By now it should go without saying: Be careful what you post on social networking sites. For a lot of reasons.
But here's yet another reason to be conscious of your online presence: Insurance companies are beginning to check social media sites like Facebook and Twitter to determine if you are a coverage risk. In fact, you may even have a "social media score" to prove it.
And, just like your credit score, your social media score can impact what you qualify for and affect how much you pay for coverage. Unlike a credit score, it is hard to say exactly what goes into a social media score -- or if existing federal laws provide sufficient oversight.
Companies have always been interested in who their customers are, and the Internet makes it easier to obtain that information. British Airways tries to surprise its passengers with greetings and personal touches based on Googled information; high-end restaurants commonly search their bookings online to see who is coming in.
But it may come as a surprise to learn that insurance companies surf social media sites like Facebook and Twitter to get the scoop on their customers, or pay third-party vendors to snoop for them.
At least one Canadian insurance company, Manulife Financial, has confirmed that it uses Facebook to investigate clients. A notable example involved a Quebec woman on long-term leave who had her benefits cut after her employer's insurance company, Manulife, found potentially contradictory photos posted on Facebook, according to a 2009 article by the Canadian Broadcasting Corp.
Nathalie Blanchard, 29, had been on leave suffering from major depression for a year when her sick-leave benefits were discontinued. When called for an explanation, her insurance agent described several pictures she posted on Facebook -- including ones showing her having a good time at a Chippendales bar, at her birthday party and at the beach.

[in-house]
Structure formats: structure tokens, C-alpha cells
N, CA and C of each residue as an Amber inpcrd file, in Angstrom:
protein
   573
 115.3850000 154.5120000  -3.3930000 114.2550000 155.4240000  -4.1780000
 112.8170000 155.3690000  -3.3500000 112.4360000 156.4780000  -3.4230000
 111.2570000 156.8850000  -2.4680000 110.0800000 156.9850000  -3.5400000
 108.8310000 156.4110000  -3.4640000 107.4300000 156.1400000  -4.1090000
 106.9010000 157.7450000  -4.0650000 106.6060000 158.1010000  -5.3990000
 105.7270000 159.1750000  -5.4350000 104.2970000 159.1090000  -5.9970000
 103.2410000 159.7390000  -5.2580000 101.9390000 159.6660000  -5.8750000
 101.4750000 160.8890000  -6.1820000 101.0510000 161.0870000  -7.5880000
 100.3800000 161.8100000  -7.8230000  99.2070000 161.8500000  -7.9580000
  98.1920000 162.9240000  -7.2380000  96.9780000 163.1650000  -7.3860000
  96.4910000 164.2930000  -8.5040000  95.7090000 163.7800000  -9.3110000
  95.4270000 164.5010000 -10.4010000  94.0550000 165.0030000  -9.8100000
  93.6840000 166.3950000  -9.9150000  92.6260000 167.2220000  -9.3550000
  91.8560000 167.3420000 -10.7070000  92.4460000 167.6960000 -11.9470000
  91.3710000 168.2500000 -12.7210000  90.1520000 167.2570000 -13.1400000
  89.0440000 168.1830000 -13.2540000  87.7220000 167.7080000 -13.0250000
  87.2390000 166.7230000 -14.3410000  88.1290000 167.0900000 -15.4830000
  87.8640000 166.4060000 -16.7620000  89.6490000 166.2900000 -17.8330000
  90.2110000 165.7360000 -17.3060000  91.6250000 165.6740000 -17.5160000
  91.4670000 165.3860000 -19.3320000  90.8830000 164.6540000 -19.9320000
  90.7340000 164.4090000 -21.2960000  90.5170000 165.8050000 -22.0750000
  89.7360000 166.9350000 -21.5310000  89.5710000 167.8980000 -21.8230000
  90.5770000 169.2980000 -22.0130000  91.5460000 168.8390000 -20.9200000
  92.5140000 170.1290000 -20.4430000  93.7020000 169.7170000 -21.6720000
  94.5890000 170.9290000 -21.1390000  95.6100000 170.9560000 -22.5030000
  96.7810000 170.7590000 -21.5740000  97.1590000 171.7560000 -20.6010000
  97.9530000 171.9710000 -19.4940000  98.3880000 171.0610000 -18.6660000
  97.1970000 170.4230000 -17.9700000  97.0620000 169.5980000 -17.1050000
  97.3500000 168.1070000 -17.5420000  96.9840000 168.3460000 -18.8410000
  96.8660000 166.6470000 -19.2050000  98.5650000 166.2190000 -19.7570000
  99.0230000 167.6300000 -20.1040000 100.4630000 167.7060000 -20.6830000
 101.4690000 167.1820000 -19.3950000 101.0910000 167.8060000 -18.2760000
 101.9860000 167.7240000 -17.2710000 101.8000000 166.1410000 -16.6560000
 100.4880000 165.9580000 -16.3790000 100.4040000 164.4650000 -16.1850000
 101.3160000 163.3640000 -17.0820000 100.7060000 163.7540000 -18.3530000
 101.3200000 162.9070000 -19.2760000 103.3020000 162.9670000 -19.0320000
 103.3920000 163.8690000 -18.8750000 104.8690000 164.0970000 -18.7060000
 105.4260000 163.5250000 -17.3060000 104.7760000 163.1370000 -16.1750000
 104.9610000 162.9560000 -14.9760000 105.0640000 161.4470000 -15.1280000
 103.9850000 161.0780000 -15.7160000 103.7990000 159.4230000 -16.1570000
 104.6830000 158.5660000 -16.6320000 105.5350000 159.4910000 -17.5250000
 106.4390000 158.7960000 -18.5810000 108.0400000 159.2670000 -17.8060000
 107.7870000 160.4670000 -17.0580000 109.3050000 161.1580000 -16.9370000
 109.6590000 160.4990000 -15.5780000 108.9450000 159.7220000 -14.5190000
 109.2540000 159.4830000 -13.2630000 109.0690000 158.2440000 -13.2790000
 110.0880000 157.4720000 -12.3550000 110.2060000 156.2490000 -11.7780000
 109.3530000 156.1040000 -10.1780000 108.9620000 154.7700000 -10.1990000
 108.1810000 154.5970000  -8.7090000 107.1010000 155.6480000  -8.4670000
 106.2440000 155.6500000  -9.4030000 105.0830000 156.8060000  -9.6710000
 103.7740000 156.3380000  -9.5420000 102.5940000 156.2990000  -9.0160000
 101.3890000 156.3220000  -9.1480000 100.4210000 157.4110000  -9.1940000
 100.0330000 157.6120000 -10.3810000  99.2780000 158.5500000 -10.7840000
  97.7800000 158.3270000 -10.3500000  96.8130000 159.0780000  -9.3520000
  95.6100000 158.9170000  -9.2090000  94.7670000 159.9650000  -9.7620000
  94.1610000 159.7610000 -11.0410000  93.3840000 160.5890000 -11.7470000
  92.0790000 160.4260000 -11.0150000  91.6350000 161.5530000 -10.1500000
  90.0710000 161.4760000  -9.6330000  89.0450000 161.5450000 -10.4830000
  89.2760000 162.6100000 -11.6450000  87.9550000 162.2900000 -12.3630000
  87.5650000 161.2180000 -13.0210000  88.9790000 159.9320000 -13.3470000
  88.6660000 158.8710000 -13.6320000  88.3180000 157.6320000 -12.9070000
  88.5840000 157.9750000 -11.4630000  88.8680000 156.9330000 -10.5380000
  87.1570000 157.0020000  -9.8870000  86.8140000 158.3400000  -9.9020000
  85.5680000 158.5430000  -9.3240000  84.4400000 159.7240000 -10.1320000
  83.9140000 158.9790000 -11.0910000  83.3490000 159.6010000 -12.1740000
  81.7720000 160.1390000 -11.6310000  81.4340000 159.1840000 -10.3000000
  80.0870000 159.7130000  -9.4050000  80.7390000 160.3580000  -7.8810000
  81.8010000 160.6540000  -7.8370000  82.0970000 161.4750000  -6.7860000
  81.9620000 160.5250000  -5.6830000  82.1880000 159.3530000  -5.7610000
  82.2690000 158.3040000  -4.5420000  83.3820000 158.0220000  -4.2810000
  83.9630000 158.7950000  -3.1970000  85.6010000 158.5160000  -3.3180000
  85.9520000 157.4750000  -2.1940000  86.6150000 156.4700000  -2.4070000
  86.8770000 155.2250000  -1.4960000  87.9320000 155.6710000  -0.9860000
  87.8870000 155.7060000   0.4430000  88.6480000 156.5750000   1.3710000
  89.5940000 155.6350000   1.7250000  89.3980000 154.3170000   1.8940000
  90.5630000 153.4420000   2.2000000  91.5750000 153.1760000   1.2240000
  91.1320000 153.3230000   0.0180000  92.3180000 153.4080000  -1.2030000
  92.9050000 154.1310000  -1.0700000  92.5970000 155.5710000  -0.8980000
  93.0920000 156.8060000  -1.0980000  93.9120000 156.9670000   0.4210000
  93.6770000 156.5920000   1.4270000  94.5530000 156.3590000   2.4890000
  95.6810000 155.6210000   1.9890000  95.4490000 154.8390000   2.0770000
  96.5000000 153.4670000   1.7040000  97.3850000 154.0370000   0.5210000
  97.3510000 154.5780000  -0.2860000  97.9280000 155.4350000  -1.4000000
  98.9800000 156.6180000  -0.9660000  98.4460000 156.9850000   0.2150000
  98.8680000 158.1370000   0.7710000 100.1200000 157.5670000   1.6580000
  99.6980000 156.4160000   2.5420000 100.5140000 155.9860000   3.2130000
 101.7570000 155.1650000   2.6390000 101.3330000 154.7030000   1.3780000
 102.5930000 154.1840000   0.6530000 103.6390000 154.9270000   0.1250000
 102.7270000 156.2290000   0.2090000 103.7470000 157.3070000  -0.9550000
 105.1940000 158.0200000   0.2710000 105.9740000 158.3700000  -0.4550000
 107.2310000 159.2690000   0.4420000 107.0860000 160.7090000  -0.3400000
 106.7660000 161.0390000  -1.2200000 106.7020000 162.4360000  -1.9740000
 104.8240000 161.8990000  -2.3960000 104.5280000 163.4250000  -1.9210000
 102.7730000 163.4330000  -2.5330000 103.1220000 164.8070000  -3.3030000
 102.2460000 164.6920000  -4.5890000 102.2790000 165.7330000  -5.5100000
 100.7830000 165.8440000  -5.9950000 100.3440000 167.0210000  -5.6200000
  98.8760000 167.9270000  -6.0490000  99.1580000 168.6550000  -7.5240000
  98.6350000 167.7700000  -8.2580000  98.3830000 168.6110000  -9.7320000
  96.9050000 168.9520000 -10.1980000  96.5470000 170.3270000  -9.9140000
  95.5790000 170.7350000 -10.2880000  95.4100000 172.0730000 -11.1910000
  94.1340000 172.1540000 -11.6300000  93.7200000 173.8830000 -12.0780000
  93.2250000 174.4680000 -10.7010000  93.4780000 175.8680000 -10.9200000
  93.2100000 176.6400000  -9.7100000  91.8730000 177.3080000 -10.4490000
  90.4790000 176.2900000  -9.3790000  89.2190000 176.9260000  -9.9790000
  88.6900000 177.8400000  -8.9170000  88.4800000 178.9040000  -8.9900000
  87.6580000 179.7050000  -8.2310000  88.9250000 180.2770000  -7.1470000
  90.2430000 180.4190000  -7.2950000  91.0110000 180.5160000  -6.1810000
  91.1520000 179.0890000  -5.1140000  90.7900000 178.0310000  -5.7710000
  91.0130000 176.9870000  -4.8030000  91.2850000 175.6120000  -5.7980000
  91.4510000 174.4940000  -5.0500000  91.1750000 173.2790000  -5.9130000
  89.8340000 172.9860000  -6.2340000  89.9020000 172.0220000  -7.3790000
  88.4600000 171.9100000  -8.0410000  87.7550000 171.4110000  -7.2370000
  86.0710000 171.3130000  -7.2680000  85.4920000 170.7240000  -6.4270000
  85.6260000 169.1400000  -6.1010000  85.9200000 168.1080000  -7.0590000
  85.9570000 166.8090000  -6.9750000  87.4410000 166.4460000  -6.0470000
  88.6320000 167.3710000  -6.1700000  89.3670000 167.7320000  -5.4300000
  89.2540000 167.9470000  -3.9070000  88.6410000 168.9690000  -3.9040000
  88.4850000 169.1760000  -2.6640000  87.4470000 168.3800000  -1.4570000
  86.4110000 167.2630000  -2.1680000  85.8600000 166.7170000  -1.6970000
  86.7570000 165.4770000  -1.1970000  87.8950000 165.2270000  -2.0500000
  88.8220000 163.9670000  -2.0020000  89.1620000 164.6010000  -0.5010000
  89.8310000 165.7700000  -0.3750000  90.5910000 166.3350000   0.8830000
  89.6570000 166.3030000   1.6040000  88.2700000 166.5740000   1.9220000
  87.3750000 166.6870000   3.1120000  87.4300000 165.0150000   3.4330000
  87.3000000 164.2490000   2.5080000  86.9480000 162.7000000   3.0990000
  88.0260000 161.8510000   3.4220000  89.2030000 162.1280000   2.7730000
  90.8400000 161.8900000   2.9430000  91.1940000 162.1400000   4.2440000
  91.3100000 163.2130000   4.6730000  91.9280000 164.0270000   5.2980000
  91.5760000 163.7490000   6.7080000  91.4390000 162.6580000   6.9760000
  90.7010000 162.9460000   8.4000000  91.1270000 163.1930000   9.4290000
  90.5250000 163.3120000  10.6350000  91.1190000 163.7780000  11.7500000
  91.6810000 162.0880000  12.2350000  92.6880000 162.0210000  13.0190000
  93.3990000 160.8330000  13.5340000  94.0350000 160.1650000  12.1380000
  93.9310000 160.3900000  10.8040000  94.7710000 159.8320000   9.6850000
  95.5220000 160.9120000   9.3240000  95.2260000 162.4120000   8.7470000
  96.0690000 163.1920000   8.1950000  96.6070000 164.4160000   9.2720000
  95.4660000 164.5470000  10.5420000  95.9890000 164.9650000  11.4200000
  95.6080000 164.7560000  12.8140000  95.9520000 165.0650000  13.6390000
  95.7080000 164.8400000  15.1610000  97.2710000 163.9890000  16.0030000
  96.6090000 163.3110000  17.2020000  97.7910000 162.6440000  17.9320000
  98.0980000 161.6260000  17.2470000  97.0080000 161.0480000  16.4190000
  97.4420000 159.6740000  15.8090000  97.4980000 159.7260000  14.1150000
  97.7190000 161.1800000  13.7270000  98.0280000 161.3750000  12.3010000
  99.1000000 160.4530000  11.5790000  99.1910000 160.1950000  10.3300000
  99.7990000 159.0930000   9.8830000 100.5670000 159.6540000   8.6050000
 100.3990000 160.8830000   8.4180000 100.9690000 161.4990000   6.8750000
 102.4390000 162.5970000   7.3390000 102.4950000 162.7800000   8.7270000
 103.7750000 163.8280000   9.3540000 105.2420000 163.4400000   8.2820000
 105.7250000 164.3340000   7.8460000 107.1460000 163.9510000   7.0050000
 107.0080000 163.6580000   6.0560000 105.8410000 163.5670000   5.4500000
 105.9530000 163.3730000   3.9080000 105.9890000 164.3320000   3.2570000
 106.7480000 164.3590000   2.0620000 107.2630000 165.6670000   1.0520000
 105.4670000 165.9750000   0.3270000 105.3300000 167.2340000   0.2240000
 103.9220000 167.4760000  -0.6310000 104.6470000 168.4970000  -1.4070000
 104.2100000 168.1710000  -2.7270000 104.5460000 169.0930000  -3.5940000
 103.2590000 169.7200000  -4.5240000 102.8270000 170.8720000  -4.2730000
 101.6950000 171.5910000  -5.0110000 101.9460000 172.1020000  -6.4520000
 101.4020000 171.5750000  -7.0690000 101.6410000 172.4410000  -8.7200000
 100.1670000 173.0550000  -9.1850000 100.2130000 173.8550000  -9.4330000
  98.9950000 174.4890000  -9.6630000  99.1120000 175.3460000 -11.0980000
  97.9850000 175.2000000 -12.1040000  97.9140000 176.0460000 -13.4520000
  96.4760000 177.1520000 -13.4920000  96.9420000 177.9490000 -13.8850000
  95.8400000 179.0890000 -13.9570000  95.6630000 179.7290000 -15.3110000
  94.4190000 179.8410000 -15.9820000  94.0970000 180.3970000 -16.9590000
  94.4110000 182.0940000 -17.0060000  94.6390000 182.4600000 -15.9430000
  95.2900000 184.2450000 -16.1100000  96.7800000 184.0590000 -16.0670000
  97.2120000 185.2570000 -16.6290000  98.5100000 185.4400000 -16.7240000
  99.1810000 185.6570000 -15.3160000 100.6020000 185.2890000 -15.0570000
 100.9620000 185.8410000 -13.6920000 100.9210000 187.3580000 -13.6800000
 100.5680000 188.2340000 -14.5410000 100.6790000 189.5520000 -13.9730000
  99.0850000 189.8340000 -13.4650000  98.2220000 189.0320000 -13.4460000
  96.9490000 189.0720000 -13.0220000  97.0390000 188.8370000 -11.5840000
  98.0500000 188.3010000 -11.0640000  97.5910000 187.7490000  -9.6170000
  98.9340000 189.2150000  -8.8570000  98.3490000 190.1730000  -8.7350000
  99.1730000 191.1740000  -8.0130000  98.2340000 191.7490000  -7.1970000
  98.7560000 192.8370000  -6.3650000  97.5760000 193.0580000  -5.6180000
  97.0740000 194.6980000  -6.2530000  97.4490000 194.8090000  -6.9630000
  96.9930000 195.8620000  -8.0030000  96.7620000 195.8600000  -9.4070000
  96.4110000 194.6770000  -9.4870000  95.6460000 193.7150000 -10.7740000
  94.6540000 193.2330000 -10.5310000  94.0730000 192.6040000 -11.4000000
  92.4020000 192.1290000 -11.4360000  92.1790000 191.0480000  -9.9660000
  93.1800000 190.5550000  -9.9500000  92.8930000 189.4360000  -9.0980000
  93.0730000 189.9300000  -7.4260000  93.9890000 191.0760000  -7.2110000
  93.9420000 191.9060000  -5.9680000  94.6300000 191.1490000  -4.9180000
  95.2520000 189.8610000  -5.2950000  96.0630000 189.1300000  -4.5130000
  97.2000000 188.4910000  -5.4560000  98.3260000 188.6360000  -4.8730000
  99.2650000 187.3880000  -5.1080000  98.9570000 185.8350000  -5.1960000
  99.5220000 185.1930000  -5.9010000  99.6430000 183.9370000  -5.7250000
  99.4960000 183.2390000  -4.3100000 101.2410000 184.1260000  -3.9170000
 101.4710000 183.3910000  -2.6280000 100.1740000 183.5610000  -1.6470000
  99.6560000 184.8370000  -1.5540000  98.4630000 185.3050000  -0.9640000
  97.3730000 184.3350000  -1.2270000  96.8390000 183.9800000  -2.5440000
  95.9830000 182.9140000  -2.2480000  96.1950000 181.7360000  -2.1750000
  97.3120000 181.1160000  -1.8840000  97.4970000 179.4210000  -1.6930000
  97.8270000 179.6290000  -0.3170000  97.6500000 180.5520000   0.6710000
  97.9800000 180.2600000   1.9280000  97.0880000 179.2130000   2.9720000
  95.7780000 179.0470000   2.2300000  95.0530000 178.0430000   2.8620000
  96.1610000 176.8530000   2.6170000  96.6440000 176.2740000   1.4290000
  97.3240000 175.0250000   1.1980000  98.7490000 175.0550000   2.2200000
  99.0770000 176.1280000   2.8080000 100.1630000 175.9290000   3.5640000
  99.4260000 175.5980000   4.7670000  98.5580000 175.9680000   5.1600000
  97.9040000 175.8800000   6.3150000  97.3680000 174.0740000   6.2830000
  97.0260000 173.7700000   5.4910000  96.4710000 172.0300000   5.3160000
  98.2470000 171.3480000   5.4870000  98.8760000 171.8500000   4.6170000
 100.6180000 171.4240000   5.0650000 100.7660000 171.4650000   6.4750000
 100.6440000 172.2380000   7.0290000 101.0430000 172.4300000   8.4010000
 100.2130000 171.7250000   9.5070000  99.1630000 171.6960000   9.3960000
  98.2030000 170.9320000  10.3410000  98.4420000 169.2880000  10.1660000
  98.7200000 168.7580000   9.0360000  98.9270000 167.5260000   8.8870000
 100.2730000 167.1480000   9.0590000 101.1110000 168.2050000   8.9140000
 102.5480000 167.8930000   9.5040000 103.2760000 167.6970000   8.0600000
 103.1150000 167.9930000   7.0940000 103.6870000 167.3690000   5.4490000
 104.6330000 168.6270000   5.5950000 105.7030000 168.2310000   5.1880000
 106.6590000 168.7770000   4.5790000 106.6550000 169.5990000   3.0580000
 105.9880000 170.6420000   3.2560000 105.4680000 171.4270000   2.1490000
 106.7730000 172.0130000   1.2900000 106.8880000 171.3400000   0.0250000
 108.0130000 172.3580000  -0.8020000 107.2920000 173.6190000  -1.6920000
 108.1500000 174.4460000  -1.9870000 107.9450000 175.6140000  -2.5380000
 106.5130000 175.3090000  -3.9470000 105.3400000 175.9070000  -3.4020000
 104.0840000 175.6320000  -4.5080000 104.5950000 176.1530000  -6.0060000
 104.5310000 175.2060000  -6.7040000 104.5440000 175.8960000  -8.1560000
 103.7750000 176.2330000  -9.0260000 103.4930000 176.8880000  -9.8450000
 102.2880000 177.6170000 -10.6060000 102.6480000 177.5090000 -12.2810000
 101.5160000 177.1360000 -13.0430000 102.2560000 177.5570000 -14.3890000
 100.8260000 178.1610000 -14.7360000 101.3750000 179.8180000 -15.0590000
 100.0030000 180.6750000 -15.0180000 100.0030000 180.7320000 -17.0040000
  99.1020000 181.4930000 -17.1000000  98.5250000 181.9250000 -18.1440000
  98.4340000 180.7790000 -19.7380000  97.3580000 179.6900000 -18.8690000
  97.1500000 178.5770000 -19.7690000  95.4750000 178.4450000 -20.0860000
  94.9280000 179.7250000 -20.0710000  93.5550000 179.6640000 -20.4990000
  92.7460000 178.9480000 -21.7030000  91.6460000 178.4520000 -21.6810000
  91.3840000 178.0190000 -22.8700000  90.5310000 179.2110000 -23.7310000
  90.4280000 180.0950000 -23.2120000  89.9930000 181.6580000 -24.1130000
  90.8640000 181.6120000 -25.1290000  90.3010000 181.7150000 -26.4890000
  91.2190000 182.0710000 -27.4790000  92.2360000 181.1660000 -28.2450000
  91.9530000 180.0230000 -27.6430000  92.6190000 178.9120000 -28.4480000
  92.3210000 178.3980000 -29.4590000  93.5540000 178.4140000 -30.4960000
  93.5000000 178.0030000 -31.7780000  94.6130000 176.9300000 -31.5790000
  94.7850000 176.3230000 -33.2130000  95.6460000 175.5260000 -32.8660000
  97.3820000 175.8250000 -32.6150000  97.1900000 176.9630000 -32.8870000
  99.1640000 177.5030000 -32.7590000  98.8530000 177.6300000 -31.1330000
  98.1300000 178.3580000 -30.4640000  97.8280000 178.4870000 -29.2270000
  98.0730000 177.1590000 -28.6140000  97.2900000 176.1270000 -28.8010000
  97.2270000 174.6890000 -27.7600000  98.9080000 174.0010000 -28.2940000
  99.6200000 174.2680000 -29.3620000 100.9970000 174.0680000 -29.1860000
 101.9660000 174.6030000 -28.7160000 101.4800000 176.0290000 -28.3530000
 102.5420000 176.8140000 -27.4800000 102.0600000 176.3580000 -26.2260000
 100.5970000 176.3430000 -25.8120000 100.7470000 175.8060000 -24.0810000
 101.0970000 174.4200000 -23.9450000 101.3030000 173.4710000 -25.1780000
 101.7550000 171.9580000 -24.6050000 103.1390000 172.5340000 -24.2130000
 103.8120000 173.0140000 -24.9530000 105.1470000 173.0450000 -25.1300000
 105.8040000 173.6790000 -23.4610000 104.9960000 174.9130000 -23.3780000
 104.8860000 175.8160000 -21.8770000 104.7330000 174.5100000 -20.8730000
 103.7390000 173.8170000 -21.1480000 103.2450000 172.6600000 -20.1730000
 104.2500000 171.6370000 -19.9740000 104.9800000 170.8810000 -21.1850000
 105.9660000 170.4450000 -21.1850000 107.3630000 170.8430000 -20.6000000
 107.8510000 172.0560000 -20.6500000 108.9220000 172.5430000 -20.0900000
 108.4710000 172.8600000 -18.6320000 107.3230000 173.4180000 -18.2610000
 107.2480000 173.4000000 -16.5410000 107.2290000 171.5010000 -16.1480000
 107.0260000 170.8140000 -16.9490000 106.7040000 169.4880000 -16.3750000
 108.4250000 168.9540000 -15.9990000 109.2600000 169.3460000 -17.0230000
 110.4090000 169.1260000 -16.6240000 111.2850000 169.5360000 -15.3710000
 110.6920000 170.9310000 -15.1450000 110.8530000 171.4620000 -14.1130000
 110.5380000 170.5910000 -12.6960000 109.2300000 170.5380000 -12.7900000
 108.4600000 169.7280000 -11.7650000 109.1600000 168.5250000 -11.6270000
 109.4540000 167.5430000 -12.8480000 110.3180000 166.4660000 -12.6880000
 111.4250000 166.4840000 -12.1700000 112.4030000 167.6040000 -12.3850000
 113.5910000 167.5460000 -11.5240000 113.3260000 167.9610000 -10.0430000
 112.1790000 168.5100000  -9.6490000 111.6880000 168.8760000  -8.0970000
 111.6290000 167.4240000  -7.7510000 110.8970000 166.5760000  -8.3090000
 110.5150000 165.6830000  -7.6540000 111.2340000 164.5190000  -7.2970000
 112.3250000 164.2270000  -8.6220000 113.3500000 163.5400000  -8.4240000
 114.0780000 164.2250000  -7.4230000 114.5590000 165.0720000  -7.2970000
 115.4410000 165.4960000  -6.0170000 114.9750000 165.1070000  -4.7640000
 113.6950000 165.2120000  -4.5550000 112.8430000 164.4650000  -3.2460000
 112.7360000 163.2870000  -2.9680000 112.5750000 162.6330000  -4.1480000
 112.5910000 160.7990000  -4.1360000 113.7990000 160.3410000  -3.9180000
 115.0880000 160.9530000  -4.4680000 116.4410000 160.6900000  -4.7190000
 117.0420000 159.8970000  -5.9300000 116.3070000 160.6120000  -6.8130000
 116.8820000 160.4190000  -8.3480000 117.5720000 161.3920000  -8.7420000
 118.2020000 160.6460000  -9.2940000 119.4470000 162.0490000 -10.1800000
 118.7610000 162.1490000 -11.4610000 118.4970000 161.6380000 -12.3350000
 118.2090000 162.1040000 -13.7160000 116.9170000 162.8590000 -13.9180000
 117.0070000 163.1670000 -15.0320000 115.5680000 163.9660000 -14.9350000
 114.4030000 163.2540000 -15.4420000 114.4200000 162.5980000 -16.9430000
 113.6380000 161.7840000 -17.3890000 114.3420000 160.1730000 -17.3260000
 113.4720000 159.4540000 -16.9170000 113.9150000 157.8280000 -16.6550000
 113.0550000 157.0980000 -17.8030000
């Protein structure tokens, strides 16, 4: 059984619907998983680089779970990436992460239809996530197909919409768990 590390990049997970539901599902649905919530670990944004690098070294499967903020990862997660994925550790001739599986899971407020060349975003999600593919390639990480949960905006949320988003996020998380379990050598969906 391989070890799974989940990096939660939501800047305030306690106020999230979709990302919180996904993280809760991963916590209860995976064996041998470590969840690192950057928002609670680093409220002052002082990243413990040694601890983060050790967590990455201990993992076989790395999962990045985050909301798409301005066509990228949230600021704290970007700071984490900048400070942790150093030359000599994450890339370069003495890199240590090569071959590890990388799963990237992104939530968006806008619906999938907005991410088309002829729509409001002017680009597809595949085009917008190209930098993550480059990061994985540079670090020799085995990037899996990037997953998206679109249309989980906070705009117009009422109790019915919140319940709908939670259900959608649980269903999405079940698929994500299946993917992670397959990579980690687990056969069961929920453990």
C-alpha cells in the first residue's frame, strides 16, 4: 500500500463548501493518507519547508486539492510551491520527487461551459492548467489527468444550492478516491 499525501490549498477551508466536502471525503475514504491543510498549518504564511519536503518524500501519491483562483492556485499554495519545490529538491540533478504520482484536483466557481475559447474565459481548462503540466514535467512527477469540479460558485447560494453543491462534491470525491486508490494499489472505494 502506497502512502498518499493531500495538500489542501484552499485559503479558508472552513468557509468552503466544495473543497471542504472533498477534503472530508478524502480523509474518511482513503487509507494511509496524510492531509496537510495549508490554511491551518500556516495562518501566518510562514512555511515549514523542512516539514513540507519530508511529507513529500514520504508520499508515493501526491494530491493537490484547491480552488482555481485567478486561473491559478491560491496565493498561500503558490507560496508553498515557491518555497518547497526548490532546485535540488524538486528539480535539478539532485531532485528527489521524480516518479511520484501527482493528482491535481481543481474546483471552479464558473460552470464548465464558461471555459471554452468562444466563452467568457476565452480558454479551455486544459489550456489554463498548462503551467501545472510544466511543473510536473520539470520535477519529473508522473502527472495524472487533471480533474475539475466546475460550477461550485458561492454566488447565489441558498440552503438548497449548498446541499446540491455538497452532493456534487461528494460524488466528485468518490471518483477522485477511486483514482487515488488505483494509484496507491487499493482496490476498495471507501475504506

In response, Ms. Blanchard told CBC News that, on her doctor's advice, she had been trying to have fun as a way to forget her problems. She later initiated legal action to reinstate her benefits.
Such online tracking efforts used to take significant human energy, but not anymore. Today, vendors build online programs to automate this process using sophisticated data-mining tools.
According to a recent report by Novarica, a market research and trends analysis provider, personal information is now readily available on-demand from commercial sources -- at a lower cost than it used to be.
So what exactly goes into a social media score?
Generally, it's made up of what you "like" and the types of activities you engage in. The score can also be based on what you do and say on social media sites, and even pictures from photo-sharing sites like Flickr and Instagram.
Participating in dangerous activities, like skydiving or extreme sports, could affect your score. So could smoking cigarettes -- especially if you claimed to be a nonsmoker in an insurance application. Traveling to war-torn countries could equally have an impact on your score, regardless of why you were there -- vacation, work or as a volunteer.
Even your favorite foods could make the list -- the thought being that someone who "likes" Oreo-brand cookies and fried chicken may not be living as healthy a lifestyle as someone whose Facebook page has them going to the gym every week.
It all paints the picture of who you (really) are.
Unlike credit scores -- which are heavily regulated -- there is no federal law limiting the potential uses of an online profile, and state laws have yet to catch up with this business practice.
But a few issues seem certain to arise, such as: How can one check a social media score? Is the score public? Who would be sent this score? Can you challenge the items in the report? How detailed will it be? Will actual content appear? Who gets to look at it, for how long and for what purposes?
For now, these questions remain unanswered. But as social media grows, these issues will have to be addressed by the legislature and courts.
Jeffrey Rosenthal, a Blank Rome associate attorney, writes a regular cyber law column for The Legal Intelligencer. To read more articles like this, visit www.thelegalintelligencer.com.